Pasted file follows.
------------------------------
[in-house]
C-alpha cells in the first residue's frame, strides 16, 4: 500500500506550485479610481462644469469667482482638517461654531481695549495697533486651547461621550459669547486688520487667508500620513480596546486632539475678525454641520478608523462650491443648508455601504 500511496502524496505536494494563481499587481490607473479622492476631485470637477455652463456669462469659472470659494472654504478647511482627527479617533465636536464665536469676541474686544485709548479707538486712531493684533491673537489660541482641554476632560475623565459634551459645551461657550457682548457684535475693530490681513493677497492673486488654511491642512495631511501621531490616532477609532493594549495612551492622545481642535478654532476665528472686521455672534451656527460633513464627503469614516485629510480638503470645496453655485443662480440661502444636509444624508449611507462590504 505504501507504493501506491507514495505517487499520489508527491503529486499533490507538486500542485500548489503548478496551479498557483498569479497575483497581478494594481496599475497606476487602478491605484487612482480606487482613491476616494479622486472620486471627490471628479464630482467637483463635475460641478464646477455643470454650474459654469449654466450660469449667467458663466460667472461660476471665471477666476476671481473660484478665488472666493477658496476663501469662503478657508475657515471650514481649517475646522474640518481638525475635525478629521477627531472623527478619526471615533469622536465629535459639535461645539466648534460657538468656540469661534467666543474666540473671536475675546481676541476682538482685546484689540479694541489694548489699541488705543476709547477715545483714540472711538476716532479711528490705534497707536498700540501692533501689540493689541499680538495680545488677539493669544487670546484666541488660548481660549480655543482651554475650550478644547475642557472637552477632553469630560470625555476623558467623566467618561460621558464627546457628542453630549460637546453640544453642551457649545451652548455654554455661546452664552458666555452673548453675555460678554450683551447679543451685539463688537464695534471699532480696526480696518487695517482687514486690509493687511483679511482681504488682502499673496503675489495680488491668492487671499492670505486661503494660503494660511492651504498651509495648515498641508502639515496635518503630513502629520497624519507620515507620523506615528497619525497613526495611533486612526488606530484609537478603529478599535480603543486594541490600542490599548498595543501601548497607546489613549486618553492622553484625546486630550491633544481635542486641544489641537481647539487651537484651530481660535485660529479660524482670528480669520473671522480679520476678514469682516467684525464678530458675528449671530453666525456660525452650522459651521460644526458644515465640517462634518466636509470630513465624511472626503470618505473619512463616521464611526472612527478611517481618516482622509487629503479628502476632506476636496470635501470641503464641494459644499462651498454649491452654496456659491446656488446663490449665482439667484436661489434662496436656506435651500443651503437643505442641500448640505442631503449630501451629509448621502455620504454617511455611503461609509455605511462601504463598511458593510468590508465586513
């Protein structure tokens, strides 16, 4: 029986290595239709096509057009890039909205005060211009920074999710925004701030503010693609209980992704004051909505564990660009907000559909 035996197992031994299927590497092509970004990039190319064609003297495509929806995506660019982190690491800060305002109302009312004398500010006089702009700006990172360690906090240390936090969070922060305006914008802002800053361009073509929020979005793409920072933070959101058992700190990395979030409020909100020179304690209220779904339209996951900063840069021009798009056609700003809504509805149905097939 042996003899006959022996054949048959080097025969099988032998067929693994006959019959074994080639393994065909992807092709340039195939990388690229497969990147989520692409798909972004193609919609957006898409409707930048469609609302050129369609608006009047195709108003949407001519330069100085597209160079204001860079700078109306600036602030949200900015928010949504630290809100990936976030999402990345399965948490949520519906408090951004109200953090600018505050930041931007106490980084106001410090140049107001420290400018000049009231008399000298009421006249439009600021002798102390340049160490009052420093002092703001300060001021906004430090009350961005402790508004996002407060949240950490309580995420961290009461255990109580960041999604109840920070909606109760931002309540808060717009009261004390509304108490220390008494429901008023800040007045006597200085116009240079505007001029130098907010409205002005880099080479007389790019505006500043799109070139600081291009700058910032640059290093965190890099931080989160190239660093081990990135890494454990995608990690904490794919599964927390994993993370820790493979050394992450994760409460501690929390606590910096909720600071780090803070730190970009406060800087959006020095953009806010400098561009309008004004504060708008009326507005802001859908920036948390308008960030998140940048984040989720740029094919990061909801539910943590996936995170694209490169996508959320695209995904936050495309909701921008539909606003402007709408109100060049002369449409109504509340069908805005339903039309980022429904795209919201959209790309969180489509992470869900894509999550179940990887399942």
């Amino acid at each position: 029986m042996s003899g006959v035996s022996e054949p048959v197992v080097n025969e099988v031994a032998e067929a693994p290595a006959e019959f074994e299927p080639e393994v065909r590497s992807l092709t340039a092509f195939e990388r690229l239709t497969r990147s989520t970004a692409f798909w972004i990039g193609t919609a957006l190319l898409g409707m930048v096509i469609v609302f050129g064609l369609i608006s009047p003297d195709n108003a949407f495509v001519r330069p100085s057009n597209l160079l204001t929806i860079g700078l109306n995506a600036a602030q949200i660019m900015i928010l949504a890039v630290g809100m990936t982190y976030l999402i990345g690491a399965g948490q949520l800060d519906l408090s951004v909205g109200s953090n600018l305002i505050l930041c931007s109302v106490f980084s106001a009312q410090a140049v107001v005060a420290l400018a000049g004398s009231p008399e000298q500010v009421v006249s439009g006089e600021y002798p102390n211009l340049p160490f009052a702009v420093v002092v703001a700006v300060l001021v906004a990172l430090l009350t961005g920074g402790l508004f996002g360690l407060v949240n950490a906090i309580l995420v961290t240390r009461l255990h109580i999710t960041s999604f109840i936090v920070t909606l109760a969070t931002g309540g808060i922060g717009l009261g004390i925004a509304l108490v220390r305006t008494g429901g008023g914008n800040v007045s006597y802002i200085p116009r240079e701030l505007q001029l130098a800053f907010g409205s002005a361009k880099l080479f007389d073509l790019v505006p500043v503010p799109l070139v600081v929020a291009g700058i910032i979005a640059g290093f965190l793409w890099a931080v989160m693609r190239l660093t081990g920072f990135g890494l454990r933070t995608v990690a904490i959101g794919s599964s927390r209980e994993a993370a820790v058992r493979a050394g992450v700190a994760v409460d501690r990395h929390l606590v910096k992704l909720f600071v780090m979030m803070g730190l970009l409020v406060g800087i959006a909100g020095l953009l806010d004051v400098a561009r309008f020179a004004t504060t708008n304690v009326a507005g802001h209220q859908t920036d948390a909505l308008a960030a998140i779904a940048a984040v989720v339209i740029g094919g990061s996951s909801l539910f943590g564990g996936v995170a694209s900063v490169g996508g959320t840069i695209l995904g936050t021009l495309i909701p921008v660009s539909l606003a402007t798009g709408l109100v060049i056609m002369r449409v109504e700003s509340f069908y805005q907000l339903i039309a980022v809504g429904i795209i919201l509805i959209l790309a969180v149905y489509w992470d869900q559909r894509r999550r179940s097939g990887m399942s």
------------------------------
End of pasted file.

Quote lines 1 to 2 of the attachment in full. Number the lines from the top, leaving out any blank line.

[in-house]
C-alpha cells in the first residue's frame, strides 16, 4: 500500500506550485479610481462644469469667482482638517461654531481695549495697533486651547461621550459669547486688520487667508500620513480596546486632539475678525454641520478608523462650491443648508455601504 500511496502524496505536494494563481499587481490607473479622492476631485470637477455652463456669462469659472470659494472654504478647511482627527479617533465636536464665536469676541474686544485709548479707538486712531493684533491673537489660541482641554476632560475623565459634551459645551461657550457682548457684535475693530490681513493677497492673486488654511491642512495631511501621531490616532477609532493594549495612551492622545481642535478654532476665528472686521455672534451656527460633513464627503469614516485629510480638503470645496453655485443662480440661502444636509444624508449611507462590504 505504501507504493501506491507514495505517487499520489508527491503529486499533490507538486500542485500548489503548478496551479498557483498569479497575483497581478494594481496599475497606476487602478491605484487612482480606487482613491476616494479622486472620486471627490471628479464630482467637483463635475460641478464646477455643470454650474459654469449654466450660469449667467458663466460667472461660476471665471477666476476671481473660484478665488472666493477658496476663501469662503478657508475657515471650514481649517475646522474640518481638525475635525478629521477627531472623527478619526471615533469622536465629535459639535461645539466648534460657538468656540469661534467666543474666540473671536475675546481676541476682538482685546484689540479694541489694548489699541488705543476709547477715545483714540472711538476716532479711528490705534497707536498700540501692533501689540493689541499680538495680545488677539493669544487670546484666541488660548481660549480655543482651554475650550478644547475642557472637552477632553469630560470625555476623558467623566467618561460621558464627546457628542453630549460637546453640544453642551457649545451652548455654554455661546452664552458666555452673548453675555460678554450683551447679543451685539463688537464695534471699532480696526480696518487695517482687514486690509493687511483679511482681504488682502499673496503675489495680488491668492487671499492670505486661503494660503494660511492651504498651509495648515498641508502639515496635518503630513502629520497624519507620515507620523506615528497619525497613526495611533486612526488606530484609537478603529478599535480603543486594541490600542490599548498595543501601548497607546489613549486618553492622553484625546486630550491633544481635542486641544489641537481647539487651537484651530481660535485660529479660524482670528480669520473671522480679520476678514469682516467684525464678530458675528449671530453666525456660525452650522459651521460644526458644515465640517462634518466636509470630513465624511472626503470618505473619512463616521464611526472612527478611517481618516482622509487629503479628502476632506476636496470635501470641503464641494459644499462651498454649491452654496456659491446656488446663490449665482439667484436661489434662496436656506435651500443651503437643505442641500448640505442631503449630501451629509448621502455620504454617511455611503461609509455605511462601504463598511458593510468590508465586513